Danish poker case investigated by foreign authorities
Imagine you’re playing online poker – nobody can see your hand, right? Well in the case of one elite Danish poker player, he could see the hands of eight of his Danish peers thanks to his use of spyware, which came in handy when he was playing high-stakes poker with them.
The case came to public attention on 9 December 2014, after the eight players reported their rival to the authorities, claiming they had been cheated out of tens of millions of kroner.
And now it has emerged that the Division of Economic Crime in Copenhagen has reached out to authorities in other countries, presumably with a view to assessing the number of overseas players affected by the cheating.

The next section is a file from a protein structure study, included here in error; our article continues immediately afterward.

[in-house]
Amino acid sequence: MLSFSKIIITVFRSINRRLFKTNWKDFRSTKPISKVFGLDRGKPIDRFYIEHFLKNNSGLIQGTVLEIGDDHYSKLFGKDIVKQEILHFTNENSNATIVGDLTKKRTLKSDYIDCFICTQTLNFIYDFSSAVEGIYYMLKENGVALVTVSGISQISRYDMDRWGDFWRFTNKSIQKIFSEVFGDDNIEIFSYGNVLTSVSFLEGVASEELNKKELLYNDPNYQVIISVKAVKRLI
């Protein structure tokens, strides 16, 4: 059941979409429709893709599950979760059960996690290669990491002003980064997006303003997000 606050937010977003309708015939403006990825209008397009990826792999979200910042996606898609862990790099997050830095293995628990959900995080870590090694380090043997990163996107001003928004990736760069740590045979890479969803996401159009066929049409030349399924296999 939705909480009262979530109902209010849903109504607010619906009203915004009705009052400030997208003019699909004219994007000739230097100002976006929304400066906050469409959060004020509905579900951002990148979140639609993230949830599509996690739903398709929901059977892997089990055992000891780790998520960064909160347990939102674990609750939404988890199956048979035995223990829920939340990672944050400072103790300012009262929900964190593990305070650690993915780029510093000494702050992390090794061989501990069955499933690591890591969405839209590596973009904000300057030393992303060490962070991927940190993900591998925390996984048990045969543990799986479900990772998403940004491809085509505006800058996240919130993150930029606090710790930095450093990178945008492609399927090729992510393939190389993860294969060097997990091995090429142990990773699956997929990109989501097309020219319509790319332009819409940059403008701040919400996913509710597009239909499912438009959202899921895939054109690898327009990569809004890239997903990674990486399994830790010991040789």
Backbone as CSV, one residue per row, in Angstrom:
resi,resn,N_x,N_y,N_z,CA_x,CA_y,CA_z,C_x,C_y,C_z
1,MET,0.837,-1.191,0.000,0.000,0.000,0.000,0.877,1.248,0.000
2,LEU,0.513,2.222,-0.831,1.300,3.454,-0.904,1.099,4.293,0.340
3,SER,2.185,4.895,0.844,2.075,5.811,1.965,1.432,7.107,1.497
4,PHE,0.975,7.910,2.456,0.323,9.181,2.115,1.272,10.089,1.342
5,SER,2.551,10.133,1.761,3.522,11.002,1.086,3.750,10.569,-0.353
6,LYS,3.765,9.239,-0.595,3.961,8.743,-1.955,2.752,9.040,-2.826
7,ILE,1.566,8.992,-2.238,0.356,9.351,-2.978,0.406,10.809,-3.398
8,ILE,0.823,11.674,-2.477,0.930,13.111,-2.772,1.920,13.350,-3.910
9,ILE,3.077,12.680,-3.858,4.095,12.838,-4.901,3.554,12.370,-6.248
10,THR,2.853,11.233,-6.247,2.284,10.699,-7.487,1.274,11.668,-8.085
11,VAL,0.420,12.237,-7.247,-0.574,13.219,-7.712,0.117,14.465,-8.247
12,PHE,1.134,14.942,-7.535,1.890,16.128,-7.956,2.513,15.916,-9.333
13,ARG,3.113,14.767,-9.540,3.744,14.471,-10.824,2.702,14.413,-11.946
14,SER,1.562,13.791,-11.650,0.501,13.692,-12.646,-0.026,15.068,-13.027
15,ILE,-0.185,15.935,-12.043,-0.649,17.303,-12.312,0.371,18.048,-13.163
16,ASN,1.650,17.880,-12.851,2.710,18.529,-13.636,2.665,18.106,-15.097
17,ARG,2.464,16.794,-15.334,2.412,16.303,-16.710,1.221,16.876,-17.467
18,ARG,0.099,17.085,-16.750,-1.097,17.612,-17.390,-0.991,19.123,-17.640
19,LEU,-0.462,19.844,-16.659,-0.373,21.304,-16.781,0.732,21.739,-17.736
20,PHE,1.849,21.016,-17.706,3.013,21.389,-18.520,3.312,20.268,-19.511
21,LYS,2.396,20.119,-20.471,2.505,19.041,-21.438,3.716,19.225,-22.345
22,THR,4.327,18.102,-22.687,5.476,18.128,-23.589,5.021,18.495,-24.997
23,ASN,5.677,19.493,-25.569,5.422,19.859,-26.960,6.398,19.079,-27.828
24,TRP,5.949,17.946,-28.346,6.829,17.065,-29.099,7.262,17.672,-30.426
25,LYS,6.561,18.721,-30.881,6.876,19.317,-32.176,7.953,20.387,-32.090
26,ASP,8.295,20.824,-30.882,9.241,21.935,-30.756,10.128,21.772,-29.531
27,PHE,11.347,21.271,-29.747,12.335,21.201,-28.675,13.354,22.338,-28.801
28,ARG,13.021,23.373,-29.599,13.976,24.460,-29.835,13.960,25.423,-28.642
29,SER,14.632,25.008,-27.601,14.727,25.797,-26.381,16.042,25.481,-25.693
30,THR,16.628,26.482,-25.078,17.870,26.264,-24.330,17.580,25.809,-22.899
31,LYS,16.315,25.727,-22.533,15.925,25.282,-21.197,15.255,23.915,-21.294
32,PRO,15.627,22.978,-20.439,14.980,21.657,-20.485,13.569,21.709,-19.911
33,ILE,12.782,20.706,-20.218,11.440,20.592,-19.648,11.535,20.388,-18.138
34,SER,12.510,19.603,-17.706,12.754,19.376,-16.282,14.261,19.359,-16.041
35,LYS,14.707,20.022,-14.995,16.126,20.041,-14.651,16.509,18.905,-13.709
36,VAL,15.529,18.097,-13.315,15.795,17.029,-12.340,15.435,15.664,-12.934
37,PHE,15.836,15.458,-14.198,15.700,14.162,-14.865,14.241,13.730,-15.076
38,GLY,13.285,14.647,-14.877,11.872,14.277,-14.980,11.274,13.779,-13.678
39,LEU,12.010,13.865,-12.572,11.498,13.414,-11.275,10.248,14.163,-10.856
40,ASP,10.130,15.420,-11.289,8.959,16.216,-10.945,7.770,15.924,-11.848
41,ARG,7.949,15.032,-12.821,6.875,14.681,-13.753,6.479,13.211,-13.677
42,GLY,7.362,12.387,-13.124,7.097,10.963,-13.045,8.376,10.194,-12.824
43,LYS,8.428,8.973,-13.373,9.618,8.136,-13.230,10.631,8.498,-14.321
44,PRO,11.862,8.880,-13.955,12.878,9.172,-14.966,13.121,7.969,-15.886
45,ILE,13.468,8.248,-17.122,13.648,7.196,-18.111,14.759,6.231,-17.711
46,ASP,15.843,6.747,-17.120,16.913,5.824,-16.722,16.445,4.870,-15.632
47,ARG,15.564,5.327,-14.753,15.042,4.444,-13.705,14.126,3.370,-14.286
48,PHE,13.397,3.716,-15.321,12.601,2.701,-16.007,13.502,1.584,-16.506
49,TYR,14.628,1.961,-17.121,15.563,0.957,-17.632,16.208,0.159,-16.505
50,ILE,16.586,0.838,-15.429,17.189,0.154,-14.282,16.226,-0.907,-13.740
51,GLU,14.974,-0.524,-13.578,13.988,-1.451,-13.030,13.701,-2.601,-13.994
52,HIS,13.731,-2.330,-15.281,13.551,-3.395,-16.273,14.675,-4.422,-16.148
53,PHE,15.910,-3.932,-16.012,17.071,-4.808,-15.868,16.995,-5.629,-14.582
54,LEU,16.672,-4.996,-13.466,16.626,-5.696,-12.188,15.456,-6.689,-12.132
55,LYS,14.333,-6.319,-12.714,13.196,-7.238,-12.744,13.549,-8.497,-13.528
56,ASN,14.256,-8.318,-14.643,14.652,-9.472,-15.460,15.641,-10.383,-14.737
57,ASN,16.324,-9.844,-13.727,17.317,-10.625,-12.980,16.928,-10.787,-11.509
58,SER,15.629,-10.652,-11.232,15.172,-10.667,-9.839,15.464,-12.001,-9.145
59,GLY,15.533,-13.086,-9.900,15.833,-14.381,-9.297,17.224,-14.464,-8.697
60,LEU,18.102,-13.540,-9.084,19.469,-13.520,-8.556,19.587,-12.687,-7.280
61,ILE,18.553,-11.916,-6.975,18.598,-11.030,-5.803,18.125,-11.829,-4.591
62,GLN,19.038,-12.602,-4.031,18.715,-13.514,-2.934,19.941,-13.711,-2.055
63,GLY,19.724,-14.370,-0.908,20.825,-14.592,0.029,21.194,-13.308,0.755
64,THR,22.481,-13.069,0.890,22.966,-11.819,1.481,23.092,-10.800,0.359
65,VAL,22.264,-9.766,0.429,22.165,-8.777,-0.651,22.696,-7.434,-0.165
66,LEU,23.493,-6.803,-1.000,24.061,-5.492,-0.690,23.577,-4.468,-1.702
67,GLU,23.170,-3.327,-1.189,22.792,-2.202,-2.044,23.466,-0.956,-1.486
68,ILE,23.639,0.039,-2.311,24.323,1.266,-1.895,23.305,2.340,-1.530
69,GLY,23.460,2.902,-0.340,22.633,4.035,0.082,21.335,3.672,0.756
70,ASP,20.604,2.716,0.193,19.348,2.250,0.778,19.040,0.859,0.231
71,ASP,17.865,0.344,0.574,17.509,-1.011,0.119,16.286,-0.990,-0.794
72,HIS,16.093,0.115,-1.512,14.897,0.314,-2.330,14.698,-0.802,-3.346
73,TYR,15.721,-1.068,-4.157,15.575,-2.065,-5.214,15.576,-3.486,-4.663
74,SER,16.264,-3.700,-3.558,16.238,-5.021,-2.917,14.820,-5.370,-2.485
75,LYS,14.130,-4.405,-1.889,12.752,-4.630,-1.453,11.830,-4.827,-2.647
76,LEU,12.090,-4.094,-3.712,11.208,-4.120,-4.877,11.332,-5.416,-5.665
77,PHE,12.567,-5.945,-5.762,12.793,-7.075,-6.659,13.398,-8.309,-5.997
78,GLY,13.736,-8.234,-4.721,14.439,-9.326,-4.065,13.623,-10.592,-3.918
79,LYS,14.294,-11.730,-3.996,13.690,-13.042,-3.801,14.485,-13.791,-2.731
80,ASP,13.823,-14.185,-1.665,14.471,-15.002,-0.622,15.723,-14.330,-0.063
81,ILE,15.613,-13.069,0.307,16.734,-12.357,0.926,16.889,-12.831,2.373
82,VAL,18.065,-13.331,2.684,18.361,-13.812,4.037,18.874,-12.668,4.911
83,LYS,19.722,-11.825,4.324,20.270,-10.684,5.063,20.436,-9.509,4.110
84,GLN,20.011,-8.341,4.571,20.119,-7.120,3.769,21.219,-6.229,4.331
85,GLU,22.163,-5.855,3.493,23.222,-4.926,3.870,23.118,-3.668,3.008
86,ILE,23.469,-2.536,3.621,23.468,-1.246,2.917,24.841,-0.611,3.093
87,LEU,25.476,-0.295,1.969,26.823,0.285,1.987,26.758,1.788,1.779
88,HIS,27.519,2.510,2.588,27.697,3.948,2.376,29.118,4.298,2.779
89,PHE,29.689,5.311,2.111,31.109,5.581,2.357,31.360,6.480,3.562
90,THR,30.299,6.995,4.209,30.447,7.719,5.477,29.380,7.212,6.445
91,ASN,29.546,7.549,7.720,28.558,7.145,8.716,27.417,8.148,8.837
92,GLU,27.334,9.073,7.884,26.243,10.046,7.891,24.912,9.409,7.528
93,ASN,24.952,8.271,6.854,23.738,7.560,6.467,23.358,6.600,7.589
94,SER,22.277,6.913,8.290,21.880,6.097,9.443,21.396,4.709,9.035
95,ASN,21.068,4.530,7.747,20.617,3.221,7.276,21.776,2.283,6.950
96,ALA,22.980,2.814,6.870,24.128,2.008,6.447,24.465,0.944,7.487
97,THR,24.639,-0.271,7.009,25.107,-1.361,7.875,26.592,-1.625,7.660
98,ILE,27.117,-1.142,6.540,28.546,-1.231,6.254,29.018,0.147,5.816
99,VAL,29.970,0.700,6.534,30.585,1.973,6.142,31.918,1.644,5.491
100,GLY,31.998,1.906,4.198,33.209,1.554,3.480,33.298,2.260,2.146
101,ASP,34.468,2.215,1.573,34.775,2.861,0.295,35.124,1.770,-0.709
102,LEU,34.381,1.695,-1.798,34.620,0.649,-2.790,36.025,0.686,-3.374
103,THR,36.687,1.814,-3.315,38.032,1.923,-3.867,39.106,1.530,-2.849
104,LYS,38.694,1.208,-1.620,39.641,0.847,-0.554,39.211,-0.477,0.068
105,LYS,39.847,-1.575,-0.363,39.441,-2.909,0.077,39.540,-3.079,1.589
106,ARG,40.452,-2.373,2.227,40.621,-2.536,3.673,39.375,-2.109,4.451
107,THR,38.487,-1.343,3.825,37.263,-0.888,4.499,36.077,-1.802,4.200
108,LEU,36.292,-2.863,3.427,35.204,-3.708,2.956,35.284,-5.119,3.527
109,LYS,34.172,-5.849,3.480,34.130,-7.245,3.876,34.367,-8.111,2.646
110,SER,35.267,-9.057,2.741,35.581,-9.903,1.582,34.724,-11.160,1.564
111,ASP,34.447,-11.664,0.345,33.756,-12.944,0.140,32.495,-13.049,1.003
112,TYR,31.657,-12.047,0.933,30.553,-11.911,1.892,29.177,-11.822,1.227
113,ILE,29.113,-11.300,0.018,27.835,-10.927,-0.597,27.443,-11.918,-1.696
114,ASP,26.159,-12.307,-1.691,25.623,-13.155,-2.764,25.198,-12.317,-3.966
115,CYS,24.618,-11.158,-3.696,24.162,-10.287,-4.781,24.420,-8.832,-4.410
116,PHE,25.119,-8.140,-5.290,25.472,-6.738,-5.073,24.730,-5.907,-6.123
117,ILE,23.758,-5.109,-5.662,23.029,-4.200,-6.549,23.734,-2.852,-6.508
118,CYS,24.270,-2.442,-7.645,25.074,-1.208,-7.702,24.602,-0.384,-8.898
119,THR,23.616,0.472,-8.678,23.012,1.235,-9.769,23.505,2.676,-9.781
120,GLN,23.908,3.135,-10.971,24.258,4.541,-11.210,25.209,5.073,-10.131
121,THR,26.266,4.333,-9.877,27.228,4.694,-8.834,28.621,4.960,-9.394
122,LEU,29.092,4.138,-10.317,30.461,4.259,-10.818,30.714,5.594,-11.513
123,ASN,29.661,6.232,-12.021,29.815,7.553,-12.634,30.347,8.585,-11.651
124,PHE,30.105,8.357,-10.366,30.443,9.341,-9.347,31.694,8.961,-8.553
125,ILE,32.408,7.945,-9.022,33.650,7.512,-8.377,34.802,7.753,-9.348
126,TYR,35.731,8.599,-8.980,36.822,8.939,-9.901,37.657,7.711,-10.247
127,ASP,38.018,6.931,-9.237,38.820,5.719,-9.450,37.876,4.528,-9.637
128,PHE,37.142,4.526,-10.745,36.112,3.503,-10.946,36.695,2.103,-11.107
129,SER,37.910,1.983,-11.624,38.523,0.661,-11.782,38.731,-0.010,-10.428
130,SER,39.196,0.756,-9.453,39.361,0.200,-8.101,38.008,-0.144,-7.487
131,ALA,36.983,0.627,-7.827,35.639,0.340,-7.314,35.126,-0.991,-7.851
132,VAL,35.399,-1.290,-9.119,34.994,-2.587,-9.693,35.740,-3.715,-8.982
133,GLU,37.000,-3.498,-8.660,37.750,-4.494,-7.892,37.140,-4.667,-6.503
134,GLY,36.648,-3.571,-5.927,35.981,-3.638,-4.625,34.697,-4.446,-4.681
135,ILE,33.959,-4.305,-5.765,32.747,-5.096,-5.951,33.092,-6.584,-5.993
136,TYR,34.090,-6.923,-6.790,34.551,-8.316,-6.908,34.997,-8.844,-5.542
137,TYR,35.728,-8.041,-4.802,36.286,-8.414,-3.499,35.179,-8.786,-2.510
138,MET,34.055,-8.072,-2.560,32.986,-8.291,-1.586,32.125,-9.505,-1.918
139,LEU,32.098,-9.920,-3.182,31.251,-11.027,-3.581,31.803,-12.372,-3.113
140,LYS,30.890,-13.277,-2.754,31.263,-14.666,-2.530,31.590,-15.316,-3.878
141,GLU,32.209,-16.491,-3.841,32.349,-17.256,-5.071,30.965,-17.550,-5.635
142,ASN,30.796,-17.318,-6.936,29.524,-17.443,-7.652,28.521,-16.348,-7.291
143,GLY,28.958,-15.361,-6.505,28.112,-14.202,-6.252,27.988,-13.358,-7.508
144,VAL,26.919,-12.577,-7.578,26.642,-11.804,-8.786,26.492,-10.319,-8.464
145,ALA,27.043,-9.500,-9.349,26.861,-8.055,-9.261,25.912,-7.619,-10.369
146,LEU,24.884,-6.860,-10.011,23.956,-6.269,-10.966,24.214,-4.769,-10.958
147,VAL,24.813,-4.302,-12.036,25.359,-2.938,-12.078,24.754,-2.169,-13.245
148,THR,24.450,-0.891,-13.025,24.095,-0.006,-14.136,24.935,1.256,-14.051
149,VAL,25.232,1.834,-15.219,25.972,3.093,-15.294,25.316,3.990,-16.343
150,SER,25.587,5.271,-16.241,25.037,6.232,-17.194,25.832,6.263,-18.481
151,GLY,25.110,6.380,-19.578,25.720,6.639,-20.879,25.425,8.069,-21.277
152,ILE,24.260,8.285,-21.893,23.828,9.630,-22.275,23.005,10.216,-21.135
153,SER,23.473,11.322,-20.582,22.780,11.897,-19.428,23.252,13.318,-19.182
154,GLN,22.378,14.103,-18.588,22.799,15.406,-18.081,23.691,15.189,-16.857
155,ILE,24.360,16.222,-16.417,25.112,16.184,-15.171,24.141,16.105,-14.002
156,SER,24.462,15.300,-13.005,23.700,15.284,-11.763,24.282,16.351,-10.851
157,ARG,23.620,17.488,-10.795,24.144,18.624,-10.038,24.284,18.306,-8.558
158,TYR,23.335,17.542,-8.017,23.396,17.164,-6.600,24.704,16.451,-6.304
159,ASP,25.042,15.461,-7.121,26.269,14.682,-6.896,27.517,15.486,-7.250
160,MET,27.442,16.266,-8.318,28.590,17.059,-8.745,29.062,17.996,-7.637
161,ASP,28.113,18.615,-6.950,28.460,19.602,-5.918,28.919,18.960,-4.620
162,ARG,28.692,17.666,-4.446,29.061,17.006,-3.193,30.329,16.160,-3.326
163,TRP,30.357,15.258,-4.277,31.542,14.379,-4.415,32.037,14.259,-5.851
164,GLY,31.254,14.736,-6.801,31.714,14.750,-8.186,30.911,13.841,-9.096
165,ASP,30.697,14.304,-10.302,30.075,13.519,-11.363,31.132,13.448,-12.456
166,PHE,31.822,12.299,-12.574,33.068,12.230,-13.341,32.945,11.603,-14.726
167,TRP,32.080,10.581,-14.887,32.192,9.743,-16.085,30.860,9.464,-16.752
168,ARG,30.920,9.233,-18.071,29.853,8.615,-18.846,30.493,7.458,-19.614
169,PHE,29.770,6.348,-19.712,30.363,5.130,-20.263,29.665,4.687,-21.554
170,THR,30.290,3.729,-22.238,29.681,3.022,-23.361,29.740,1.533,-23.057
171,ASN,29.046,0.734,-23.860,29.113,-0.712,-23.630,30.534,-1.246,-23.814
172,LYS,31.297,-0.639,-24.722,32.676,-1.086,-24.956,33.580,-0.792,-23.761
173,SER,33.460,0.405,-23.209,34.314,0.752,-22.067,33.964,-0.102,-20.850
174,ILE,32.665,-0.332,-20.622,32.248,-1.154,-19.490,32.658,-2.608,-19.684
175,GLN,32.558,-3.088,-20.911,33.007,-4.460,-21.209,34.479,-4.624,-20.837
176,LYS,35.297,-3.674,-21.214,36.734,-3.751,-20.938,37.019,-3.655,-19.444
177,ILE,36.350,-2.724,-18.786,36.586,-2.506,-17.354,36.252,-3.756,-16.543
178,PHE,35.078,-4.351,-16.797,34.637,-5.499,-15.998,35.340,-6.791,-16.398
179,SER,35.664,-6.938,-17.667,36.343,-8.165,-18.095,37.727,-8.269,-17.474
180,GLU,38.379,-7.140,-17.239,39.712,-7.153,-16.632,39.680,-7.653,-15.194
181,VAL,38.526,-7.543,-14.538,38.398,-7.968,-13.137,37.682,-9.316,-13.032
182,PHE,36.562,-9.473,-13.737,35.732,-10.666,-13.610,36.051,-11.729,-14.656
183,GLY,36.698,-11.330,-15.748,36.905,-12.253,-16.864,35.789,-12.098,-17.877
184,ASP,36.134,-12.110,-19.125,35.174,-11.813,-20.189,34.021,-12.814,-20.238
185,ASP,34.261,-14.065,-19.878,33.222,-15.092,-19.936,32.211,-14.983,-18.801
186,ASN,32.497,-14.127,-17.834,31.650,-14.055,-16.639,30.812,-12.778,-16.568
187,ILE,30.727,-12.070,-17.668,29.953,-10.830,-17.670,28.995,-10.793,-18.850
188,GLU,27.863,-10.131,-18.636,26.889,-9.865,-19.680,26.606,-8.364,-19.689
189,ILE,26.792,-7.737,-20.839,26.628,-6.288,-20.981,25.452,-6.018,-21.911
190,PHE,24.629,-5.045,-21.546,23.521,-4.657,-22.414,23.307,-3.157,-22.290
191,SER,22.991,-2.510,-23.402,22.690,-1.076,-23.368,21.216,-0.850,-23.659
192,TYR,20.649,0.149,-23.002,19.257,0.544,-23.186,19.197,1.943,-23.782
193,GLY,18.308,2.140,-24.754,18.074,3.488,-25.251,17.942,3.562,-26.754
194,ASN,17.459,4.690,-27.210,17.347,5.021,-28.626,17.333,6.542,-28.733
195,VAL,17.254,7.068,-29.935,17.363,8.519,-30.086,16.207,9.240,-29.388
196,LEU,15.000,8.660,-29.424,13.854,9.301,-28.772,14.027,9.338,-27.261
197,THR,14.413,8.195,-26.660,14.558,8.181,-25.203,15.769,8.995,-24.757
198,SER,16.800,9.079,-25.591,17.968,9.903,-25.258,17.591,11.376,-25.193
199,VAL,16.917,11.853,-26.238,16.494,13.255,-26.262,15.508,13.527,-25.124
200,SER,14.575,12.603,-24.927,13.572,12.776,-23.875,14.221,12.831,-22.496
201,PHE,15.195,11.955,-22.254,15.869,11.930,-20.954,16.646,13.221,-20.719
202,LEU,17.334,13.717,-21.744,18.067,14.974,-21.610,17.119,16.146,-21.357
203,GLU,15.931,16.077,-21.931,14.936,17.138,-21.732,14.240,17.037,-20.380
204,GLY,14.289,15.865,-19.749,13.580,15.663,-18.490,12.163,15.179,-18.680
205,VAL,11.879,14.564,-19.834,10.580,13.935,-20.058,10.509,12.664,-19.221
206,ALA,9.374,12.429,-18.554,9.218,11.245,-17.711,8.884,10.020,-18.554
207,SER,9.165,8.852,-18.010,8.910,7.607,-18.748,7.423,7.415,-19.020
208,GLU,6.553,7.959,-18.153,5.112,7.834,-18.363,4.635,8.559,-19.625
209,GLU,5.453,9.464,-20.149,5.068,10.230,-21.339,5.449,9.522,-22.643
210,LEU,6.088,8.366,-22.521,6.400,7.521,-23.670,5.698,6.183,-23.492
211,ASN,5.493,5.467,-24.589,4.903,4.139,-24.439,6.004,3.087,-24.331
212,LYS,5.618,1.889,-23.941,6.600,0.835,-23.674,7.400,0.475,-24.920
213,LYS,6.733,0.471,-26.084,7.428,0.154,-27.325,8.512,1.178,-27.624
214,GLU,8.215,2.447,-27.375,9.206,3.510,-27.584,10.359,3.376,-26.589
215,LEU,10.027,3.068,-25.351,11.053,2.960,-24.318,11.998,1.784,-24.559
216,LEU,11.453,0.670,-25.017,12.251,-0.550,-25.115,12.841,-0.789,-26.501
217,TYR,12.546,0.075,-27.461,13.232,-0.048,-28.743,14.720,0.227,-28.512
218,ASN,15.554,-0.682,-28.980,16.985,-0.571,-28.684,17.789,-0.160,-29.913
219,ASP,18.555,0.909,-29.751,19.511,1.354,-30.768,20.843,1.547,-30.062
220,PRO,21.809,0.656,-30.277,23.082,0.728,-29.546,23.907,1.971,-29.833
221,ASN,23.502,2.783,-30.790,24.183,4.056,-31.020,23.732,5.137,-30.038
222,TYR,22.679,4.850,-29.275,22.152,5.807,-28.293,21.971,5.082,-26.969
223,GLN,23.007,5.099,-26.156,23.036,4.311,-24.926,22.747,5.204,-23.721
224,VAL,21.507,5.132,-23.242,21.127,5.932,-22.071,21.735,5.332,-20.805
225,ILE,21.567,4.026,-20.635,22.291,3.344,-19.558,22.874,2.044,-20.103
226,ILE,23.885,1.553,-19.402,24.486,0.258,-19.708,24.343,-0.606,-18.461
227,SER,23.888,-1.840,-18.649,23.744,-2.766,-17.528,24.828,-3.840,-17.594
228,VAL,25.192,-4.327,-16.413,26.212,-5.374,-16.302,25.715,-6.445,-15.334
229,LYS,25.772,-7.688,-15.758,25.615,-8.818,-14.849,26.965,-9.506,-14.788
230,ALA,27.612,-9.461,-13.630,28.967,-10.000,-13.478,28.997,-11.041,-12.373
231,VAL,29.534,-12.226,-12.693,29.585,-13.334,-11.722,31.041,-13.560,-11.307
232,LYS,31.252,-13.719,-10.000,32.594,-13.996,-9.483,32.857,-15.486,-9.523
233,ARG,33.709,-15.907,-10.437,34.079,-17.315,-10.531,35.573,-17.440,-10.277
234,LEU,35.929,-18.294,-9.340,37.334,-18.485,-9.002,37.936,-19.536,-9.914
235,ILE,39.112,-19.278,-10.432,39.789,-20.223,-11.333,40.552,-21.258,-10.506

“We have made contact with foreign police authorities and asked them for help in the matter, and we are eagerly awaiting the outcome of the investigation,” Torben Koldborg Frederiksen, a police commissioner with the division, told Metroxpress.
Frederiksen believes it may take some time to move the prosecution forward.
“It is likely it will be a while until we have a real answer from them, and until then, we can not really move forward,” said Frederiksen.
Prime suspect a “friend”
The main suspect in the case is a 32-year-old man, who is as yet unnamed and described as a close friend of the eight poker players.
Copenhagen Police informed Metroxpress it was likely that the main suspect – whose name has not been disclosed – had installed a Trojan horse on the players’ computers.
“By doing this, he has been able to see the other players’ cards when they played poker against each other,” said Frederiksen back in March.
Besides the prime suspect, two more people have also been questioned in relation to the case. Police will not go into the details of who they are or what role they have played, but have informed Metroxpress that the suspects are also Danes.